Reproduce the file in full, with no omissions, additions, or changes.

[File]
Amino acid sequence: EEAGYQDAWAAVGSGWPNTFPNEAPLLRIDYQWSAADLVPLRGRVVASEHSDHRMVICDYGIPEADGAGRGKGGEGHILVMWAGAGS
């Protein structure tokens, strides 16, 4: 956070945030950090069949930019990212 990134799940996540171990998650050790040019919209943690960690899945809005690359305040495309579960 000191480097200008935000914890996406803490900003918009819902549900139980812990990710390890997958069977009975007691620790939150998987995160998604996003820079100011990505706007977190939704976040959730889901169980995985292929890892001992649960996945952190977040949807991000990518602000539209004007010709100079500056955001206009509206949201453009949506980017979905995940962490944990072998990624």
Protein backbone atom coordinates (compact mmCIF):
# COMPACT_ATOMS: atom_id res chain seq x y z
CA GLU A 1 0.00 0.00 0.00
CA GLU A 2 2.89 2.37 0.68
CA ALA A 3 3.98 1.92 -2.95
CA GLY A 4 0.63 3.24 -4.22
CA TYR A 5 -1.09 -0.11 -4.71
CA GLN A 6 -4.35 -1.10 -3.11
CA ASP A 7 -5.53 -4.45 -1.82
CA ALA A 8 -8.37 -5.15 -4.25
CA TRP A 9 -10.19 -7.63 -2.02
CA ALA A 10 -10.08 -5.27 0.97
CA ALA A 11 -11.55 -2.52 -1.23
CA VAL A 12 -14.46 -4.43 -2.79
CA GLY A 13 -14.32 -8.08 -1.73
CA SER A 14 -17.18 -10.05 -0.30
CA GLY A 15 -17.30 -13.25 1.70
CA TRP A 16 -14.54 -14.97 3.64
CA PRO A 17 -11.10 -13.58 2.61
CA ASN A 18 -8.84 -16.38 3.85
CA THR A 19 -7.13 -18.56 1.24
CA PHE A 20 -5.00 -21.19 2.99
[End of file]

Amino acid sequence: EEAGYQDAWAAVGSGWPNTFPNEAPLLRIDYQWSAADLVPLRGRVVASEHSDHRMVICDYGIPEADGAGRGKGGEGHILVMWAGAGS
């Protein structure tokens, strides 16, 4: 956070945030950090069949930019990212 990134799940996540171990998650050790040019919209943690960690899945809005690359305040495309579960 000191480097200008935000914890996406803490900003918009819902549900139980812990990710390890997958069977009975007691620790939150998987995160998604996003820079100011990505706007977190939704976040959730889901169980995985292929890892001992649960996945952190977040949807991000990518602000539209004007010709100079500056955001206009509206949201453009949506980017979905995940962490944990072998990624």
Protein backbone atom coordinates (compact mmCIF):
# COMPACT_ATOMS: atom_id res chain seq x y z
CA GLU A 1 0.00 0.00 0.00
CA GLU A 2 2.89 2.37 0.68
CA ALA A 3 3.98 1.92 -2.95
CA GLY A 4 0.63 3.24 -4.22
CA TYR A 5 -1.09 -0.11 -4.71
CA GLN A 6 -4.35 -1.10 -3.11
CA ASP A 7 -5.53 -4.45 -1.82
CA ALA A 8 -8.37 -5.15 -4.25
CA TRP A 9 -10.19 -7.63 -2.02
CA ALA A 10 -10.08 -5.27 0.97
CA ALA A 11 -11.55 -2.52 -1.23
CA VAL A 12 -14.46 -4.43 -2.79
CA GLY A 13 -14.32 -8.08 -1.73
CA SER A 14 -17.18 -10.05 -0.30
CA GLY A 15 -17.30 -13.25 1.70
CA TRP A 16 -14.54 -14.97 3.64
CA PRO A 17 -11.10 -13.58 2.61
CA ASN A 18 -8.84 -16.38 3.85
CA THR A 19 -7.13 -18.56 1.24
CA PHE A 20 -5.00 -21.19 2.99